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Intel cancels Larrabee, plans future uses for its features

Intel cancels Larrabee, plans future uses for its features

Intel won't market the graphics processor, but will use elements of it in server and laptop processors

Intel won't ship its Larrabee graphics processor, but elements of the chip will be used in future server and laptop processors, a company spokesman said on Wednesday.

The company on late Tuesday said it wouldn't bring its first discrete graphics processor to market, ending speculation about the chip's fate after the company last year said it would miss its scheduled 2010 commercial release.

Programmable Intel architecture for graphics and computing was a focus of Larrabee, said Bill Kircos, an Intel spokesman. The technology, which was due to be used in the graphics card, will instead be applied to future multicore server chips and laptop processors. Research and development around the Larrabee technology will continue, Kircos said.

Elements of the Larrabee chip will first show up in server processors, Kircos said. Intel next week will talk about "how an upcoming family of products targeting the high-performance computing segment were derived from Larrabee," at the ISC 2010 conference in Hamburg, Germany, Kircos said.

Larrabee features won't be in the next generation of Core-branded laptop processors due for release next year. Those chips will be part of the Sandy Bridge architecture and manufactured using the 22-nanometer process. But over time, Larrabee technology will make it to laptop processors, he said.

Intel officials in the past have said Larrabee features would be used in graphics cores that can be integrated into CPUs.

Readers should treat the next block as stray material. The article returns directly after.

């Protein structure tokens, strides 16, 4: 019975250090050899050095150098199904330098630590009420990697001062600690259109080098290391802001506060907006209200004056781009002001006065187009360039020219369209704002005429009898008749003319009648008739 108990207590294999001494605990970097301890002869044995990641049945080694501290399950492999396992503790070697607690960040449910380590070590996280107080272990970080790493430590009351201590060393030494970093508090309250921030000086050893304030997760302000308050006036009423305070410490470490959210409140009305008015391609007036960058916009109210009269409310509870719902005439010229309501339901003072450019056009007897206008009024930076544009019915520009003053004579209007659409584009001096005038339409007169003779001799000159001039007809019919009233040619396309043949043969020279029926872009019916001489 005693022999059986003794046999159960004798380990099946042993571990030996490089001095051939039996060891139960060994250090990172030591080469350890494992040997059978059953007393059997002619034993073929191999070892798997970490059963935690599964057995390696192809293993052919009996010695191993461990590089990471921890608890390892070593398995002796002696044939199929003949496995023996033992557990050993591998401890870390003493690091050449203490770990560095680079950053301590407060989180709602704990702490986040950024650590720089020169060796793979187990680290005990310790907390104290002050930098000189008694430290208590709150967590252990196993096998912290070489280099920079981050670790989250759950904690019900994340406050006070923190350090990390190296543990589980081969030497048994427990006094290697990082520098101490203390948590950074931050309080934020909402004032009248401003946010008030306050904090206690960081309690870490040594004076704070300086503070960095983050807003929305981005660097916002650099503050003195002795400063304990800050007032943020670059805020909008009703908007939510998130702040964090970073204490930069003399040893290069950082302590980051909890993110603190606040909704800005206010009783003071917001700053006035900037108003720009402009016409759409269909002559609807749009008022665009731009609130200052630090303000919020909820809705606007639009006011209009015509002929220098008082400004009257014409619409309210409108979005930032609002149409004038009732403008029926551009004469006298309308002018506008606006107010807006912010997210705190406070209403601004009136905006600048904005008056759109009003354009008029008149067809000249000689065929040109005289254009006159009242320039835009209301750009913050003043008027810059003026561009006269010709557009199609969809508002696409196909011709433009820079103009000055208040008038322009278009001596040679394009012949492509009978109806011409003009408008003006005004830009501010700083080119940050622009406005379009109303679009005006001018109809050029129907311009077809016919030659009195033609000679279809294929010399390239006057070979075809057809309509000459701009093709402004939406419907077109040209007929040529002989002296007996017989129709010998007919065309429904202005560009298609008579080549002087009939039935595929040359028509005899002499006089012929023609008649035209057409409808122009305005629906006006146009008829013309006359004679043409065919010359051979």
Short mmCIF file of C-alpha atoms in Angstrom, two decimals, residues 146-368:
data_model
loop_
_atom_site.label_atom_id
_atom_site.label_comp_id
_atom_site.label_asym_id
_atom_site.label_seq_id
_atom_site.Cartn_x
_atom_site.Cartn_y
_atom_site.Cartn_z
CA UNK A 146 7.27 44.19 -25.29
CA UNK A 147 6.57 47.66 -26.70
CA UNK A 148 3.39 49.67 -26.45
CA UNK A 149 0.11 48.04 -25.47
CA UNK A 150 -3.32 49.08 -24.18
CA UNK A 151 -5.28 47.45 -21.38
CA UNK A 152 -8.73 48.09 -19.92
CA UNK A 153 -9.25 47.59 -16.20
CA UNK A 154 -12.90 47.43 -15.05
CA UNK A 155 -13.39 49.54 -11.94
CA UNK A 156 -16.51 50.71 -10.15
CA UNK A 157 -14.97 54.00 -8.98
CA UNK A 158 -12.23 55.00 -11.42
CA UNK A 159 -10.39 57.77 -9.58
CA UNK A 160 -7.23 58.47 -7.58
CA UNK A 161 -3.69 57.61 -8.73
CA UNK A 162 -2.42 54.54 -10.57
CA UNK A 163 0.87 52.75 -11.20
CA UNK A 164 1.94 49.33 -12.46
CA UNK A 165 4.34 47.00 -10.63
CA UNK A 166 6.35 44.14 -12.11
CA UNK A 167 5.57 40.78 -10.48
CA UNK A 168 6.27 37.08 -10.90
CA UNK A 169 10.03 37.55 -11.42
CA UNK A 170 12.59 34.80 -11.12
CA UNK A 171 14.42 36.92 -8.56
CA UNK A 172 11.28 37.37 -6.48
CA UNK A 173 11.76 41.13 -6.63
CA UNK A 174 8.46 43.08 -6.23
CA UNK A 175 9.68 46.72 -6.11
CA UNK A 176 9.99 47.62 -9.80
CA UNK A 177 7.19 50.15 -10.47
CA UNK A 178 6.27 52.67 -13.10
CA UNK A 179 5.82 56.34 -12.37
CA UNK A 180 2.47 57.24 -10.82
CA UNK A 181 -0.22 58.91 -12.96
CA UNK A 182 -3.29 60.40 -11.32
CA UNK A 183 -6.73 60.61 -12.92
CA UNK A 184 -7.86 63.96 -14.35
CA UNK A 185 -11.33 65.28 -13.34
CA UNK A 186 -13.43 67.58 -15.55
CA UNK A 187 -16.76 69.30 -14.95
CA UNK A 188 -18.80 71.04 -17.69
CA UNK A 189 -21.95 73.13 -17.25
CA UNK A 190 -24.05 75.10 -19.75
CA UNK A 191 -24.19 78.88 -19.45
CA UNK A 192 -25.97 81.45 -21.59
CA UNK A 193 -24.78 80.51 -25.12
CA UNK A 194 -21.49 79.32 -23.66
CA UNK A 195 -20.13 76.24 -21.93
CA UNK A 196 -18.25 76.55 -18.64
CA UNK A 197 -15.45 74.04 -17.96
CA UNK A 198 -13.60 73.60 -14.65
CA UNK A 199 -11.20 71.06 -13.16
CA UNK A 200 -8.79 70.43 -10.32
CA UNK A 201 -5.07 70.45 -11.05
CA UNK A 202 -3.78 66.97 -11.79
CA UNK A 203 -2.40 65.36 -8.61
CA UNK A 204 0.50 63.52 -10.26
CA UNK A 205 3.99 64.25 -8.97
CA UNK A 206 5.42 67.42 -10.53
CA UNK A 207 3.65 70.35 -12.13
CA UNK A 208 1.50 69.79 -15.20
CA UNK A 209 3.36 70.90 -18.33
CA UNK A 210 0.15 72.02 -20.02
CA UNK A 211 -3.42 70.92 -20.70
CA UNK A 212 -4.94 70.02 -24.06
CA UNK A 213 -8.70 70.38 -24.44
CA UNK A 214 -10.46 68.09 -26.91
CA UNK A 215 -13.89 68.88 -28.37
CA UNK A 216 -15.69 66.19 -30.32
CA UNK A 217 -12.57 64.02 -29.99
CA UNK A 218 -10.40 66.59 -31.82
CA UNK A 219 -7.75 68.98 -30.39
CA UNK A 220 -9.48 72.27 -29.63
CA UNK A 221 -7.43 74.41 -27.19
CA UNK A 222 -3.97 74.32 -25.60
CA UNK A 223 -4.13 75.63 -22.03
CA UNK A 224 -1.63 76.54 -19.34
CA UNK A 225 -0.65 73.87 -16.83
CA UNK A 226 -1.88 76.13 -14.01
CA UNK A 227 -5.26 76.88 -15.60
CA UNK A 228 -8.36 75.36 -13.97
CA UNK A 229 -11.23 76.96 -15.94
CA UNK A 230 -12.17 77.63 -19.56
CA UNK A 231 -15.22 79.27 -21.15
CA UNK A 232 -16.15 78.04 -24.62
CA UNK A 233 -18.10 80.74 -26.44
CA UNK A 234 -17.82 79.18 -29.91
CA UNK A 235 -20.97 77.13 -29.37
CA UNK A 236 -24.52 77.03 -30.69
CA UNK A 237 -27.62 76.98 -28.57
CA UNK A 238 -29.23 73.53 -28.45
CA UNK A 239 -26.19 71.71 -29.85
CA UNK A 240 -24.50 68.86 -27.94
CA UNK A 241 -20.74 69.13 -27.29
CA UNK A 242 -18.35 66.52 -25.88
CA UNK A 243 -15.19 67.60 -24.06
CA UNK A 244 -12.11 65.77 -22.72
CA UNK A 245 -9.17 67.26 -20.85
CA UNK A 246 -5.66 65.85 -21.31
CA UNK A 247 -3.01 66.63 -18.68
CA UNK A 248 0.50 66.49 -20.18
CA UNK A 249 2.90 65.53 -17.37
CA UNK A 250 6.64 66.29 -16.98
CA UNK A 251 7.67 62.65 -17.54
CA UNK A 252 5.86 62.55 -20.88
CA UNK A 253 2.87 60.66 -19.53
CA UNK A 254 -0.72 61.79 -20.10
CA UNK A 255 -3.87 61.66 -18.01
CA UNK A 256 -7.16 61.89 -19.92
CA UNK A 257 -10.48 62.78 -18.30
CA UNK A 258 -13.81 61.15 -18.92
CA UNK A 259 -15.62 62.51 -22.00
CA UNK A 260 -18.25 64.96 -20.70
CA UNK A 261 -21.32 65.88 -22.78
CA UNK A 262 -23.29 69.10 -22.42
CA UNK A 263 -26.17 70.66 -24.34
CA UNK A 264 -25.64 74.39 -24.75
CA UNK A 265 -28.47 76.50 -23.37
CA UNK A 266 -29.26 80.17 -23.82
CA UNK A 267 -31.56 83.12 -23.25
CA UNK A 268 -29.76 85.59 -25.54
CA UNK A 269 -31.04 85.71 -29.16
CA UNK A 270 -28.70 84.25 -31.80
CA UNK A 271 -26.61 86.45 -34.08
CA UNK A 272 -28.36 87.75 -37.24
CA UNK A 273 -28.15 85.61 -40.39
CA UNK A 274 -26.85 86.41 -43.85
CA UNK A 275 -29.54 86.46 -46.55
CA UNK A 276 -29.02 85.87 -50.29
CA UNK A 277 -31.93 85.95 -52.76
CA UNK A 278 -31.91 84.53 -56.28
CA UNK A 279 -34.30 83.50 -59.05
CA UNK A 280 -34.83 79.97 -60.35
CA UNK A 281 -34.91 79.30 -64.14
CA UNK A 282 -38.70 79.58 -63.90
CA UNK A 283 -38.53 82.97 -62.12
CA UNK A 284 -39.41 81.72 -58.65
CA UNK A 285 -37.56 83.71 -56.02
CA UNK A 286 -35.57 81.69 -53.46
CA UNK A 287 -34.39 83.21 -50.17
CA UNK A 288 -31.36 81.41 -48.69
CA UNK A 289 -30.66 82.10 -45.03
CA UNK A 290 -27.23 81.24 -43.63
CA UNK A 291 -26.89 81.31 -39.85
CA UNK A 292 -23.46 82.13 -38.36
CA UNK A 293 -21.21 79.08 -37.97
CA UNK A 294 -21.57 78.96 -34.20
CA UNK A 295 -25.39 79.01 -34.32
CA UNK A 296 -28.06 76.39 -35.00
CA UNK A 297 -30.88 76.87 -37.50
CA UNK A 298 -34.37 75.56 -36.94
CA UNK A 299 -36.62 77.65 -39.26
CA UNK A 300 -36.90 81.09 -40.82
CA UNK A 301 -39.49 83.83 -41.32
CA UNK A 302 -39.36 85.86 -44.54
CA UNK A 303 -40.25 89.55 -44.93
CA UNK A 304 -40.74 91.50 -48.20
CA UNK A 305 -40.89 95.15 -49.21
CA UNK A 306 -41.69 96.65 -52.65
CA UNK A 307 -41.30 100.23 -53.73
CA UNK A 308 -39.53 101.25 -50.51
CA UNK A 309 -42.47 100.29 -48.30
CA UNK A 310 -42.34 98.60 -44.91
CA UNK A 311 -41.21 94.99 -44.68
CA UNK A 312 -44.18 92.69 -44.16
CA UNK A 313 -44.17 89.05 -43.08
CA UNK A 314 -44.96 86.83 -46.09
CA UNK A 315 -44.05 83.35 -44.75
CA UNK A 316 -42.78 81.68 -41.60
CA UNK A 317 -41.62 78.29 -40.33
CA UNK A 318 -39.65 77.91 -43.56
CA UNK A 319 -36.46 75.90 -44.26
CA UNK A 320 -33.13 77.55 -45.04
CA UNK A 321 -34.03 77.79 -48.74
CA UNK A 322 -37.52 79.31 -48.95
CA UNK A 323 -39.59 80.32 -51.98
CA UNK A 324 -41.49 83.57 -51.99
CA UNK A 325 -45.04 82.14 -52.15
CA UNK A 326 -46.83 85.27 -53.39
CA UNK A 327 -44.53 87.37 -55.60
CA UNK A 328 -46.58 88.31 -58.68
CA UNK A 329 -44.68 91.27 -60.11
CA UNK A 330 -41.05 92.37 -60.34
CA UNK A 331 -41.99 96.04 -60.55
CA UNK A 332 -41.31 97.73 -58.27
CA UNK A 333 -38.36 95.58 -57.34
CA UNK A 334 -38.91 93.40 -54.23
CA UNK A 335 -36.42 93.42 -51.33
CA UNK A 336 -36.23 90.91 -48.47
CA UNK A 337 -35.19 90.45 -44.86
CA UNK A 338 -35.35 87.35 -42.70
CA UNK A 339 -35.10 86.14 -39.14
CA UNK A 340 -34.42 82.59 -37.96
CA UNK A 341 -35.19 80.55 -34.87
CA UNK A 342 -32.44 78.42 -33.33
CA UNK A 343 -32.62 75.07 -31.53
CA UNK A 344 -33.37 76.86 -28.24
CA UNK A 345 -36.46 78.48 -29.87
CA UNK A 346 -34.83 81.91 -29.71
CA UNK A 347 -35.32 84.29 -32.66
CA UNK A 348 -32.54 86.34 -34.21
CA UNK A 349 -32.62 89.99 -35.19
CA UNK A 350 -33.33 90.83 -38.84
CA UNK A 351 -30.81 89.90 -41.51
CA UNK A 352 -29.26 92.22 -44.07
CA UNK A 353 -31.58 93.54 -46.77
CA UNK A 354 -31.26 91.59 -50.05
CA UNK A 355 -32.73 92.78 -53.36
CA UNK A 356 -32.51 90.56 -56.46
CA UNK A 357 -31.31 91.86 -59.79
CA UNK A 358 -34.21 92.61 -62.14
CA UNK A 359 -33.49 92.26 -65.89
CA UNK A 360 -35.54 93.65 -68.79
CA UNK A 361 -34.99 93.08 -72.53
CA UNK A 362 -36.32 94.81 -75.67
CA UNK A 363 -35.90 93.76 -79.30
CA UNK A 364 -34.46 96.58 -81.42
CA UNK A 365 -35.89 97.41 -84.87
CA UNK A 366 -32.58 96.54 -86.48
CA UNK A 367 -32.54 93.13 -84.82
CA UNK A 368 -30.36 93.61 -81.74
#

The Larrabee chip was characterized as a highly parallel, multicore x86 processor designed for graphics and high-performance computing. It would have given Intel a vehicle to compete with Nvidia and Advanced Micro Devices, which both offer discrete graphics products for HPC.

Intel planned to start selling Larrabee this year, but late last year delayed the commercial release after falling behind in the chip's development. At the time, industry observers speculated that the chip had been canceled.

"We will not bring a discrete graphics product to market, at least in the short-term," Kircos wrote in a blog entry on Intel's Web site late Tuesday. The company will instead use elements of Larrabee in multicore processors capable of running parallel programs in HPC environments, he wrote.

Intel earlier this month said it would release a successor to its eight-core Nehalem-EX chips next year with more cores and faster speeds. The new chips, code-named Westmere-EX, will be for four-socket and higher servers. The company is also developing an experimental 48-core x86 chip with a mesh design, but has not announced plans for commercial release.

Intel isn't turning away from PC graphics, Kircos wrote. The company intends to develop multimedia capabilities inside processors, given that a larger number of online videos are being viewed daily, billions of photos are being posted, and online content is quickly moving to high-definition formats.

"We are focused on processor graphics, and we believe media/HD video and mobile computing are the most important areas to focus on moving forward," Kircos wrote.

The company is "boosting funding and employee expertise" to develop integrated graphics and multimedia technology, he wrote.


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